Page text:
Federal judge blocks first federal execution in 17 years – and it’s due to virus concerns of the victim’s family


TERRE HAUTE, IN- The latest “victim” of COVID-19 was actually faceless and nameless. It was a federal execution, that was to have taken place on Friday until a federal judge blocked it.

The reason?

The victim’s family asked the court to consider their risk of contracting the coronavirus by traveling to attend the execution.

CBS News reported that Daniel Lewis Lee, a white supremacist who robbed and murdered a family of three, including an eight-year-old girl, had been scheduled for execution this coming Monday. However, his death sentence has been put on hold after a judge issued a temporary injunction at the request of Lee’s victims.

Earlene Peterson’s daughter Nancy Mueller, along with her granddaughter Sarah Powell were two of the victims Lee murdered. Peterson, her surviving daughter, and granddaughter filed a petition with the court whereby they claimed traveling across the country during the current COVID-19 pandemic would put them at risk of contracting the coronavirus.

WBNG reported that the Justice Department filed an emergency motion with an appeals court looking to overturn the lower court’s ruling. The motion was filed with the 7th U.S. Circuit Court of Appeals on Saturday. Lee had been scheduled to die by lethal injection next week at a federal prison in Indiana.

On Friday, Chief Judge Jane Magnus Stinson of the Southern District of Indiana issued an emergency stay of execution, noting that by going forward it could irreparably harm Peterson.

“The harm to Ms. Peterson…is being forced to choose whether being present for the execution of a man responsible for the death of her daughter and granddaughter is worth defying her doctor’s orders and risking her own life,” Stinson wrote.

Stinson’s order continued that a new date may be set for Lee’s execution when the Bureau of Prisons can show “reasonable consideration” for Peterson and her family’s right to attend Lee’s execution.

News 9 said that U.S. Penitentiary Terre Haute, where the execution was scheduled to take place, currently has four inmates who have tested positive for the coronavirus, according to the Bureau of Prisons.

This could very well be a stalling tactic by Peterson, who has actually advocated against Lee’s execution, and has, as a Trump supporter asked the president to commute Lee’s sentence to life without parole.

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Last July, Attorney General William Barr announced that he had directed the Bureau of Prisons to restart the enforcement of the death penalty.

“The Justice Department upholds the rule of law—and we owe it to the victims and their families to carry forward the sentence imposed by our justice system,” Barr said in a statement at the time.

Peterson however has stated that this is not what she wants.

“Yes, Daniel Lee damaged my life, but I can’t believe taking his life is going to change any of that,” Peterson said I a video statement last September. “I can’t see how executing Daniel Lee will honor my daughter in any way. In fact, it kinda, like, dirties her name because she wouldn’t want it and I don’t want it That’s not the way it should be.”

Part of what is driving Peterson’s opposition to Lee’s sentence is an apparent disparity between Lee’s sentence and that of a co-defendant. In fact, the federal judge who oversaw Lee’s trial, as well as the lead prosecutor in the case, wrote separate letters in 2014 to then-Attorney General Eric Holder arguing against the disparity.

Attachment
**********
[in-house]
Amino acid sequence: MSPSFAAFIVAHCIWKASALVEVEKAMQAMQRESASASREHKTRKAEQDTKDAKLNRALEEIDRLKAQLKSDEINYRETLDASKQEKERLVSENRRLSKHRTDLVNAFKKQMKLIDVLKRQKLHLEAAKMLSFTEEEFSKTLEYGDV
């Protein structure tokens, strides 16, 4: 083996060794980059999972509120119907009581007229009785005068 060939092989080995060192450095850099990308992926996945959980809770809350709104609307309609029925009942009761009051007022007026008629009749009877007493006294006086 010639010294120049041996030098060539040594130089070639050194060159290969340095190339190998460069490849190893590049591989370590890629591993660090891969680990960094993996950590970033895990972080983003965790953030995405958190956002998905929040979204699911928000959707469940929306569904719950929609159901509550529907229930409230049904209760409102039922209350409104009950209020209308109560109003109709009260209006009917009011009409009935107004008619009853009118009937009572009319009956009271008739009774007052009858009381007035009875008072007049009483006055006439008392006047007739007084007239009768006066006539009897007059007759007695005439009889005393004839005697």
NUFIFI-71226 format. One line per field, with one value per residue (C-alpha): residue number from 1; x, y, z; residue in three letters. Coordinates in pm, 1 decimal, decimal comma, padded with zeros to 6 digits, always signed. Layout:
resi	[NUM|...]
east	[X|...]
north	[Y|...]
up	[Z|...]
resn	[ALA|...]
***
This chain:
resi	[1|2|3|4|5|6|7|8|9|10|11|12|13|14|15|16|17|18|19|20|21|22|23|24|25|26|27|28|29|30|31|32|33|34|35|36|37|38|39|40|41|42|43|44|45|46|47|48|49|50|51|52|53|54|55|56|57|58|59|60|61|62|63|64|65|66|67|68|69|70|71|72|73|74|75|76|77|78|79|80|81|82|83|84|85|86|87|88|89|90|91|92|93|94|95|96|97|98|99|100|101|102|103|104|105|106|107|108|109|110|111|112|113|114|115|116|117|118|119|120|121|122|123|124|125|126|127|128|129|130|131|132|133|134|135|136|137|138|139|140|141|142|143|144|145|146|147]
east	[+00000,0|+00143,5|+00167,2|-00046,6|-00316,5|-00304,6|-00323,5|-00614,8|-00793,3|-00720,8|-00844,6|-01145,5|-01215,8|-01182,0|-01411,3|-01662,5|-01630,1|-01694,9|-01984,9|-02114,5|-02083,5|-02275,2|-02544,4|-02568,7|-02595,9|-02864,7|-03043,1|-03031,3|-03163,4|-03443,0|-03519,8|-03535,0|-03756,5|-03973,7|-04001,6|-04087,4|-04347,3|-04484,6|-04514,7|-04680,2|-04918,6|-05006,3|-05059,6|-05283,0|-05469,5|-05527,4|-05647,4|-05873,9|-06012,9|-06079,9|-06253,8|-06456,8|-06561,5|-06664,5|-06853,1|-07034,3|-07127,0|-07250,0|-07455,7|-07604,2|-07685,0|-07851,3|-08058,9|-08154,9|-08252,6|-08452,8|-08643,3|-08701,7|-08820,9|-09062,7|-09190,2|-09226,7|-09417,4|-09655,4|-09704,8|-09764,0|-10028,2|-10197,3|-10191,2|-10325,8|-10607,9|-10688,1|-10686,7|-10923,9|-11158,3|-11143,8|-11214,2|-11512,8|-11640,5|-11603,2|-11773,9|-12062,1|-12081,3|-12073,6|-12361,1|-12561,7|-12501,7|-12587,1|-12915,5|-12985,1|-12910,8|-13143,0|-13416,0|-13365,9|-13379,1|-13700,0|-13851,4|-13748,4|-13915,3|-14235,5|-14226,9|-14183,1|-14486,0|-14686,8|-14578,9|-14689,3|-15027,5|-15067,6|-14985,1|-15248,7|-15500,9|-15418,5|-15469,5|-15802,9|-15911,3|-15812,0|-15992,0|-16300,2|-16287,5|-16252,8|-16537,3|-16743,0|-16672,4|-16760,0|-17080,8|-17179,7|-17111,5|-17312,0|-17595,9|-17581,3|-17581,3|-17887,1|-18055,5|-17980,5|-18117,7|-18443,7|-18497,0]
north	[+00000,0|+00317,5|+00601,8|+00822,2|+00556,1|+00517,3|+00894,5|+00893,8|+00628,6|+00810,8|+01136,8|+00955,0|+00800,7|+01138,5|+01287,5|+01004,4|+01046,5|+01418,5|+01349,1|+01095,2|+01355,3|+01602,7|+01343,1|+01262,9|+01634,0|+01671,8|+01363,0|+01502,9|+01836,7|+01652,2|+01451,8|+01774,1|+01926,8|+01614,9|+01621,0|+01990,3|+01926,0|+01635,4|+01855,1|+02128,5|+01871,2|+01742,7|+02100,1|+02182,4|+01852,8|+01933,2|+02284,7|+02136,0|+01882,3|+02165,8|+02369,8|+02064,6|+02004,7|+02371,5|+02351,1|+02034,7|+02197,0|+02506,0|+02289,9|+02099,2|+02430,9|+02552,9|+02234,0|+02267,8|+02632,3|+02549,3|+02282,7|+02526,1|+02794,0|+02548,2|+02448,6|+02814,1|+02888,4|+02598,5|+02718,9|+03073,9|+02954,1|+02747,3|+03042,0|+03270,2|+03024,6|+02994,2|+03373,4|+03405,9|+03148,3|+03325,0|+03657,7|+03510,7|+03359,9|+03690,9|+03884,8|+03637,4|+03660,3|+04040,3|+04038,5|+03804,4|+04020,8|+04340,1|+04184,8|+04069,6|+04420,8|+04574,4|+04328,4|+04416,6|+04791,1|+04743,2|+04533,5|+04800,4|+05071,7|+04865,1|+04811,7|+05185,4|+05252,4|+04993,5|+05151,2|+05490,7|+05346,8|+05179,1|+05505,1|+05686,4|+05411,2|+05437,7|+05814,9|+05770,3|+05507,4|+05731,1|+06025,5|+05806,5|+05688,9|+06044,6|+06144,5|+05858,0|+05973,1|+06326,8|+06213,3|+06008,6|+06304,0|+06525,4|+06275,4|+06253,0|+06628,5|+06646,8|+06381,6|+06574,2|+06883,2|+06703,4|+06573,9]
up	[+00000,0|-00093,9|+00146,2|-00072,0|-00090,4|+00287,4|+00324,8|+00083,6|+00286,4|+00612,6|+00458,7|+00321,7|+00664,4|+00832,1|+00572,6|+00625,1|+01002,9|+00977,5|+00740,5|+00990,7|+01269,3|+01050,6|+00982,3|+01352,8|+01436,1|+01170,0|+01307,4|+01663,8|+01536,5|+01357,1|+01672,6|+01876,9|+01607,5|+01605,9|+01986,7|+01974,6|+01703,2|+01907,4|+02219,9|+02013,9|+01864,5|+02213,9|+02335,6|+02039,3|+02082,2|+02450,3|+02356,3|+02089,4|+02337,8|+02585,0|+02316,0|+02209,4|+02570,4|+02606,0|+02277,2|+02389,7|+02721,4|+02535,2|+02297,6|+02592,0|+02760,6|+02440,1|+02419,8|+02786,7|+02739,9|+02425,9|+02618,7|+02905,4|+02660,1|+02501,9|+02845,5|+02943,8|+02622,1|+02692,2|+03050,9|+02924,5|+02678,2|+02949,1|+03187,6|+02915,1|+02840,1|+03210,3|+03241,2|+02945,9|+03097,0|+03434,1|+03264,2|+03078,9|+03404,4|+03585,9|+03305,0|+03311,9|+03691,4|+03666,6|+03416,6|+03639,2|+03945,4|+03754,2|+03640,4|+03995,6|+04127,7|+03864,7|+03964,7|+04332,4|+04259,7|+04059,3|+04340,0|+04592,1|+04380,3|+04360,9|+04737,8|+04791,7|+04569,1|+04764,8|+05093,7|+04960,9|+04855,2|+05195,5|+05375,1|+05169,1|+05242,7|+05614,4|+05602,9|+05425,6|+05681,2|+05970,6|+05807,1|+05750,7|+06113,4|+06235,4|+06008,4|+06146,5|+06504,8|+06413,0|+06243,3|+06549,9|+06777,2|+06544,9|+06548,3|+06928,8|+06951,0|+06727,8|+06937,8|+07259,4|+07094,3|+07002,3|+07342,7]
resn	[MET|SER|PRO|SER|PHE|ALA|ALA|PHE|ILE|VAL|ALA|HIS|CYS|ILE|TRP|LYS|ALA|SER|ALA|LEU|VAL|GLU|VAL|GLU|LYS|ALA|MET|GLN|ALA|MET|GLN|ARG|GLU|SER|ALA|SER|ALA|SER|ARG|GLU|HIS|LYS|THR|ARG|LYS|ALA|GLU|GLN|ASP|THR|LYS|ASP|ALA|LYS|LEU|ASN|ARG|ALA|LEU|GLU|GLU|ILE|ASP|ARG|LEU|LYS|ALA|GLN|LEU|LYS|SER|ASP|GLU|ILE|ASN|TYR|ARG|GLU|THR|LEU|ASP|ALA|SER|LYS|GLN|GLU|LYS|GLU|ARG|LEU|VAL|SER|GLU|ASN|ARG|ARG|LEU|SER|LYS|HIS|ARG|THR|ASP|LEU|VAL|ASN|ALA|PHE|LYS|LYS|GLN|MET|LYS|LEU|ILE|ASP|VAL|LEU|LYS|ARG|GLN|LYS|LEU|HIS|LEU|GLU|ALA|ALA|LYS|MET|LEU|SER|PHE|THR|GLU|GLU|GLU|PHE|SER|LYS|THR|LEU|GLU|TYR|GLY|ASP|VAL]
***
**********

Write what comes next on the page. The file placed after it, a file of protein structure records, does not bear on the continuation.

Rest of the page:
The co-defendant in the case, Chevie Kehoe was actually identified as the so-called mastermind behind the crime, and it was he in fact who was the one who murdered 8-year-old Sarah Powell after Lee refused to do so.

For some reason, Kehoe was not sentenced to death as Lee was. Some people believe that the reason was that Kehoe appeared more “clean-cut” during the trial, while Lee, who had lost an eye in a fight and has a swastika tattooed on his neck, looked more “like an outlaw.”

Lee’s was just one in a number of executions set to be carried out this summer, with three other men scheduled to be executed by lethal injection, two of which are planned for next week.

One of those, Wesley Ira Purkey, was convicted in 2003 for raping and murdering a 16-year-old girl, and also the violent death of an 80-year-old woman. He is scheduled to be put to death on Wednesday. The Reverend Seigen Hartkemeyer, his spiritual advisor filed a similar complaint as Peterson, using COVID-19 risk as a reason for postponing the execution.

His lawsuit read, “Rev. Hartkemeyer must decide whether to risk his own life in order to exercise his religious obligation to be present for Mr. Purkey’s execution.”

No ruling has yet been made in that case.

Last winter, the Supreme Court temporarily blocked initial attempts by the Trump administration to resume implementation of the death penalty after a lower court had ruled the method used in the executions may have violated the Federal Death Penalty Act.

However in June, the court reversed course and opened the door for executions to resume, this after then denied hearing last-minute petitions brought by four inmates seeking to block use  of a new protocol for their executions.

Recently, over one-thousand faith leaders signed a statement asking the president and attorney general to put a halt on the executions. “As our country grapples with the COVID-19 pandemic, an economic crisis, and systemic racism in the criminal legal system, we should be focused on protecting and preserving life, not carrying out executions,” the statement said.

The Death Penalty Information Center says that there are currently 62 federal prisoners awaiting execution on death row.

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